THE PLACES we live in leave an indelible mark on us. Sometimes it is a literal mark, like a scar earned at a childhood playground; sometimes psychological, like the anxiety that permeates us in the big city, or the sense of freedom that fills us when we leave the confines of the familiar and explore the world. These places affect how we speak, how we eat, how we love, how we see the world. They also affect how we make art.

Take, for example, late Santiago “Santi” Bose (1949-2002), who is the subject of a three-part exhibit series at Silverlens Gallery, the second installment of which, called “Striking Affinities,” is currently on view.

The current exhibit features works that reflect the mixed-media artist’s reactions to his life in Baguio. It also reflects his travels to Manila, New York, Adelaide, Bali, and the Spratly Islands. The exhibit showcases over 30 works from the early 1980s to 2002.

“These places are homelands, contact zones, passage ways, hot spots, exhibition sites — shaping the work of Bose in the same way that the artist in a reciprocal gesture shaped them,” wrote the exhibition’s curator Patrick D. Flores in his curatorial notes.

“[Mr.] Bose responded to the place he was in or passed through, the ecology that the place offered, including the people and the community. From that ecology he shaped expressive form in dynamic interaction with the context.” Mr. Flores said in an e-mail to BusinessWorld.

“[He] was sensitive to the material culture of the place and took risks in trying on forms unique or prominent in the place. He was keen to track traces of his own history and the history of the place,” Mr. Flores wrote on how the artist’s medium of choice affected his current location or places visited.

While for many people Baguio is a literally cool place to visit for a summer vacation, for Mr. Bose, this mountain city with its amalgamation of influences — the indigenous cultures of the mountain tribes, the pop-culture that permeates it thanks to its long-time role as an R&R base for American soldiers, its Japanese and Indian bazaars, its Chinese temples, the lowland Catholic religious traditions — was home. Baguio is a microcosm of the Philippines, an intense distillation of everything that makes this country, and Mr. Bose’s art presents the traditional cultures found in this country of varied foreign influences.

It therefore makes sense that upon entering the online exhibition, the page opens to a banner artwork from 1990 titled July 16 Earthquake, referring to the 7.8 magnitude Luzon earthquake that devastated Baguio City in 1990. It is a work which, like the rest of the collection, Mr. Flores noted, “may elicit multiple meanings.”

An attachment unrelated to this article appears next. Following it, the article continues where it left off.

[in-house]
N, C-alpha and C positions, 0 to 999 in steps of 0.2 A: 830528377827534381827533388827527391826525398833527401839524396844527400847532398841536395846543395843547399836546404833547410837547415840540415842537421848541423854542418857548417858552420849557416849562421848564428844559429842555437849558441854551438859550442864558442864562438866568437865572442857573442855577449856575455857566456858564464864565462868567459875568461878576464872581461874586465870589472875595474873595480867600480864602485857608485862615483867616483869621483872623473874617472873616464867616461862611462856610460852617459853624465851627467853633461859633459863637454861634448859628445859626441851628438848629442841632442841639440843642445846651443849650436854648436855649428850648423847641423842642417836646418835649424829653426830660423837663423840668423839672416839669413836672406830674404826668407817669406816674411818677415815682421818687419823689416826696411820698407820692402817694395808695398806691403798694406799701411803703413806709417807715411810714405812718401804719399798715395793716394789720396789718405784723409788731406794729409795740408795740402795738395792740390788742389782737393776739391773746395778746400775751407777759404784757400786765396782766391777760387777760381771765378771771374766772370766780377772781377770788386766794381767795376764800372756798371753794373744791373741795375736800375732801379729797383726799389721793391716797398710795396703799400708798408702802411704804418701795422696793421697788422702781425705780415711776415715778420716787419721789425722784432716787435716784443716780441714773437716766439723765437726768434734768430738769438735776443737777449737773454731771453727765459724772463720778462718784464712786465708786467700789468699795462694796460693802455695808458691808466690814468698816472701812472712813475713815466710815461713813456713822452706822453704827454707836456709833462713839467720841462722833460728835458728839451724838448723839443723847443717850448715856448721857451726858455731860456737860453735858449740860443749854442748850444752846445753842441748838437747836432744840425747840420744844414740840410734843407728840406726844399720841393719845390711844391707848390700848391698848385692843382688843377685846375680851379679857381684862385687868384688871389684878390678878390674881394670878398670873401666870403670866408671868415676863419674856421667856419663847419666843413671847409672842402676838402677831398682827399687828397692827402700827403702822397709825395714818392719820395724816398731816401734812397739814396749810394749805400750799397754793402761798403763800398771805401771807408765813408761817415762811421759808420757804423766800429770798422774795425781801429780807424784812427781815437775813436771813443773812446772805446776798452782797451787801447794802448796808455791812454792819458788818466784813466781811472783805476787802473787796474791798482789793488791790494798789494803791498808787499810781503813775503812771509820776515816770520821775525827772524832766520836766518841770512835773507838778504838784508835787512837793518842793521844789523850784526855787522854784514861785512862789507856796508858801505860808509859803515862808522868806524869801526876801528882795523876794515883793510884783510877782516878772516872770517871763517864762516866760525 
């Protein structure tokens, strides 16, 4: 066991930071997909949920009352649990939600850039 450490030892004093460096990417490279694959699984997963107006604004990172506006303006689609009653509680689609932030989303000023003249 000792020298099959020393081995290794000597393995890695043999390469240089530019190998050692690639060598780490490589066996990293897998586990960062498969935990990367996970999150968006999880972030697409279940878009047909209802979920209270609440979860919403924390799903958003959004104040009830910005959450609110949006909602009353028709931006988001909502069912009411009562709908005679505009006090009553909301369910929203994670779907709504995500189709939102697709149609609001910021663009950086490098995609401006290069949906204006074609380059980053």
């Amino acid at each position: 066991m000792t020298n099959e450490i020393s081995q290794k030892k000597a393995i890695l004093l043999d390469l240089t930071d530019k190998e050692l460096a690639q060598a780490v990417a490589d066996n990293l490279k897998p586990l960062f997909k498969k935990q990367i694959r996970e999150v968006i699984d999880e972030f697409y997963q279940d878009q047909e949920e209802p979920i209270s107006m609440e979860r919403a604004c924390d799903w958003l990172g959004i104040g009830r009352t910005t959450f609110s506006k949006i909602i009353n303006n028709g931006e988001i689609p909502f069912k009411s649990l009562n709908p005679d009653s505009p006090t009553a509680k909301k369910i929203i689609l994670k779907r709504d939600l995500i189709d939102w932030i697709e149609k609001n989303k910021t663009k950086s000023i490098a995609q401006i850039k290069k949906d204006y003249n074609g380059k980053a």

“We could see references to it around the borders of the work and some telltale depictions of the details of the catastrophe,” Mr. Flores wrote.

“There’s a looming landscape in the background, ominous but may also be expectant. Then, there’s the enigmatic figure at the center, who may be a specter or a shaman, the village idiot or the town sage, holding an orb or an image of the world,” he added.

After studying at the College of Fine Arts at the University of the Philippines from 1967 to 1972, Mr. Bose pursued further studies at the West 17th Print Workshop in New York.  He then came home, where he founded the Baguio Arts Guild in 1987, and was involved in the creation of the Baguio International Arts Festival.

Mr. Flores explained in his curatorial notes that the term “‘striking affinities’ flips the phrase ‘striking distance’ to suggest how the artist’s travels were spent in search “for collaboration, solidarity, and discursive and political possibilities.” The word “strike” pertains to “the urgency of a situation” and the artist’s attempt “to make things happen in transitional space.”

In the exhibition, Mr. Bose’s work depicts many facets of the culture and lifestyle of the places he was at, such as indigenous traditions and faith healing merging with the modernization of Baguio; the city life of New York as seen through graffiti and an image of a standing figure in a subway train; a volcano, Buddha images, traditional roof shapes and lizards in his Bali pieces. Also included in the exhibit are documents and videos of proposals for Project Freedom Island and Pirate Radio in the Spratlys Islands, and floor plans and sketches of installations for his exhibit at the Adelaide Festival 1994 in Australia.

“Unique was his translation of the material and how he integrated his own place and history into the new material, which used to be foreign but became inevitably intimate because of his re-articulation. It’s a vulnerable and generous gesture,” Mr. Flores said.

The third installment of the exhibition series, which is yet to be scheduled, will focus on Mr. Bose “as a person and his subjectivity as an artist-citizen,” said Mr. Flores.

“Striking Affinities” is on view until April 17. To view the exhibition, visit —  Michelle Anne P. Soliman